Since each node finds its position individually, the performance of this method isunaffected by the WSN’s density. Additionally, since it depends on angle estimates,its performance does not depend on the network’s size. However, there are severalcauses of error for this particular localization scheme. Each signal beacon has anon-zero width, which makes it difficult for nodes to record the precise arrival timeof the signal. According to simulation results, for beam widths of π/12 rad or lessand for a square WSN deployment with a side-length of 75m, the node positionestimates are within ±2m of the real positions [Nasipuri and Li 2002]. Reflectionsfrom surrounding objects are an additional source of error, causing beacon signalsto be received at the sensor nodes even when they are not directed toward them.In this case, simulation results suggest positioning errors greater than ±50m arepossible [Nasipuri and Li 2002], making DLDS an inviable option in the presence ofmultipath interference. Other drawbacks of this algorithm include: the requirementof expensive directional antennae for the beacon nodes, a centralized infra-structureto control beam synchronization, and the limitation on network size imposed bythe finite range of the beacon signals.

4.2 TERRAIN

The Triangulation via Extended Range and Redundant Association of IntermediateNodes (TERRAIN) [Savarese 2002] is an algorithm for performing node localization.The anchors, which have access to precise positioning information, need not bedirectly connected to the other nodes for TERRAIN to operate. For locating anode in three-dimensional space, at least four anchors are required (see Section 3.1),although they may be randomly placed within the network deployment area.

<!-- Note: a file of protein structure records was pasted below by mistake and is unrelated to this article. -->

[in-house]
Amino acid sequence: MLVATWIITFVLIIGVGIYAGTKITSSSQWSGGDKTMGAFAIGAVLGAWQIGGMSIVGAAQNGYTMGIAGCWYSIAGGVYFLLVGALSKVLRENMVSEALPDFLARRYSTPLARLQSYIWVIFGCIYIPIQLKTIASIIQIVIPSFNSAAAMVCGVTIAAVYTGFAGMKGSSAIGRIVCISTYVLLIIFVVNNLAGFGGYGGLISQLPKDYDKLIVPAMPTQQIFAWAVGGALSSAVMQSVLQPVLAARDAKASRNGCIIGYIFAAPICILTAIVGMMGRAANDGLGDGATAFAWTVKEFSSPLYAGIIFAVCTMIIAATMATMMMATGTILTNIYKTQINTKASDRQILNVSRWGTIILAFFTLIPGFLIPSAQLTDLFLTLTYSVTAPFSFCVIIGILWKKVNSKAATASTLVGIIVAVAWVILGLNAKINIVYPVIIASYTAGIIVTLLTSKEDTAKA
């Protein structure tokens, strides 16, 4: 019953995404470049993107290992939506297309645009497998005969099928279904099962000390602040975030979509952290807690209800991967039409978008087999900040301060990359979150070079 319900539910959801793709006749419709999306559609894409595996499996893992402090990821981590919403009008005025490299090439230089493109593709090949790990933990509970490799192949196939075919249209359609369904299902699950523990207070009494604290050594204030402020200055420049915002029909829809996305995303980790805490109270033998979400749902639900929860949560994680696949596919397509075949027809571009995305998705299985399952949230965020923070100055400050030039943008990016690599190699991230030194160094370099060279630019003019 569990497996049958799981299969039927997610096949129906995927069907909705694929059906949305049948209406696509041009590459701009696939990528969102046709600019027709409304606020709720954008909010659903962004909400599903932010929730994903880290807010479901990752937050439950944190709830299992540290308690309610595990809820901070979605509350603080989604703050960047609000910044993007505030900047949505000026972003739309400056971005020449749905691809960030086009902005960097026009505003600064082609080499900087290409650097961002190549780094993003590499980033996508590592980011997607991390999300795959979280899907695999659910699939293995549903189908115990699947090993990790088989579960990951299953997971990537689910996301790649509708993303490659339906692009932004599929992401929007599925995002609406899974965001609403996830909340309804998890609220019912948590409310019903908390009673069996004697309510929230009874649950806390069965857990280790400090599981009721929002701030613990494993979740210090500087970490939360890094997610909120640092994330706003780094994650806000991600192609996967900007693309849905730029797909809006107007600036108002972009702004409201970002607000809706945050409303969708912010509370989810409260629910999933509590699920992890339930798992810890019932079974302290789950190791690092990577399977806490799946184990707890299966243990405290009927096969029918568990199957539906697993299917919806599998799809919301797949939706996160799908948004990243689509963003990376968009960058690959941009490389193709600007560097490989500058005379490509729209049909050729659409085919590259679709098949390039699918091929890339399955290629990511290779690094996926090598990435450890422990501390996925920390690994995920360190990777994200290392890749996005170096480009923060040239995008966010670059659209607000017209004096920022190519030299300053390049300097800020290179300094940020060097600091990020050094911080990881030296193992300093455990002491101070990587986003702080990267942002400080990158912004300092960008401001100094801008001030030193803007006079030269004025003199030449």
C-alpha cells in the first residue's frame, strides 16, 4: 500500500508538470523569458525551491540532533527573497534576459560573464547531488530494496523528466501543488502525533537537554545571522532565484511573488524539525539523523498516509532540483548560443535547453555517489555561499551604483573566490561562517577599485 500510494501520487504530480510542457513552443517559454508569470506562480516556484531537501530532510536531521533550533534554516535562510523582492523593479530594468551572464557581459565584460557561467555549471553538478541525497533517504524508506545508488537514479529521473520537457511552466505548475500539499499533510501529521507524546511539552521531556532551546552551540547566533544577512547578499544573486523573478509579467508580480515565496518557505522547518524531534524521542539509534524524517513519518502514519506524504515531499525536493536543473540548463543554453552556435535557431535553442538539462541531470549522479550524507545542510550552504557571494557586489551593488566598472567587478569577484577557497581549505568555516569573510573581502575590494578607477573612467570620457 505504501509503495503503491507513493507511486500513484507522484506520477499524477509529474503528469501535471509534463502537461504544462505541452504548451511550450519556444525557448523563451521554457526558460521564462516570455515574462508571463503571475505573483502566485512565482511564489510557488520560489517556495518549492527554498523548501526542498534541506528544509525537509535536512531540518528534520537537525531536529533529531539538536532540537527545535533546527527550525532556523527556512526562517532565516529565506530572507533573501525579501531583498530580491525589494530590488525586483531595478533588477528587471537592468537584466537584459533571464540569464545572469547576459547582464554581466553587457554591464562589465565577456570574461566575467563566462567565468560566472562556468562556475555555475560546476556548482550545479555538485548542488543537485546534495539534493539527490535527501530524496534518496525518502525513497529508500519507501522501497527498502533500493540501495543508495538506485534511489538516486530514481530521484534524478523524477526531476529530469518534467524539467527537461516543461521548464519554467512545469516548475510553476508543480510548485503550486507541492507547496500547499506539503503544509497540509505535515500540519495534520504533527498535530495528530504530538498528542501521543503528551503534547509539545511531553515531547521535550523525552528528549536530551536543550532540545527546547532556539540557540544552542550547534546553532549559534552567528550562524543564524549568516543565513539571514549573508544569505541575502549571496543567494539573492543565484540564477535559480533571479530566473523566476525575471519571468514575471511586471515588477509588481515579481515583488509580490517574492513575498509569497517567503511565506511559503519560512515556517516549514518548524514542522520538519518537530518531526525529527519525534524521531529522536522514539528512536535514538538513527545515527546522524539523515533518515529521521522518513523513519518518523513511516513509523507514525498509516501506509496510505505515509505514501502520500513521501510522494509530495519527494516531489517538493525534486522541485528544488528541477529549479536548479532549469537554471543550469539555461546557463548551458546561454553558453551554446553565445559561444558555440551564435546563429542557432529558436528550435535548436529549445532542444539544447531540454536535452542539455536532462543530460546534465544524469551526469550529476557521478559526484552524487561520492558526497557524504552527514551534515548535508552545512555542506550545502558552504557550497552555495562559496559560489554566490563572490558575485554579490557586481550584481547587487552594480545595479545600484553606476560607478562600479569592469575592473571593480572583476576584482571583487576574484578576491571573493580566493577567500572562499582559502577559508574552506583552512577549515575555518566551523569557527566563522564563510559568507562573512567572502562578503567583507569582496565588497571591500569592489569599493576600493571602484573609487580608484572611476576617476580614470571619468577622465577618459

TERRAIN is initiated at the anchor nodes. Each anchor waits for three regularnodes to connect. Knowing the distances between the anchor and each of the regu-lar nodes, and the pairwise distances of the three nodes, it is possible to construct alocal coordinate system, as was explained at the end of Section 3.1. A fourth nodemay determine its position in this coordinate system by performing trilateration,using the relative positions of the three initial nodes. Since the anchor is located atthe origin, the norm of the fourth node’s position vector will equal the distance tothat anchor. Nodes which have determined their positions relative to a particularanchor, broadcast this information to the rest of the network. Through multilat-eration (see Section 3.2), other nodes determine their positions relative to eachof the existing anchor nodes. By calculating the norm of these position vectors,the distance to each anchor is thus found. Knowing the anchors’ global positions,and the distance to each anchor, a node is able to find its global position throughmultilateration.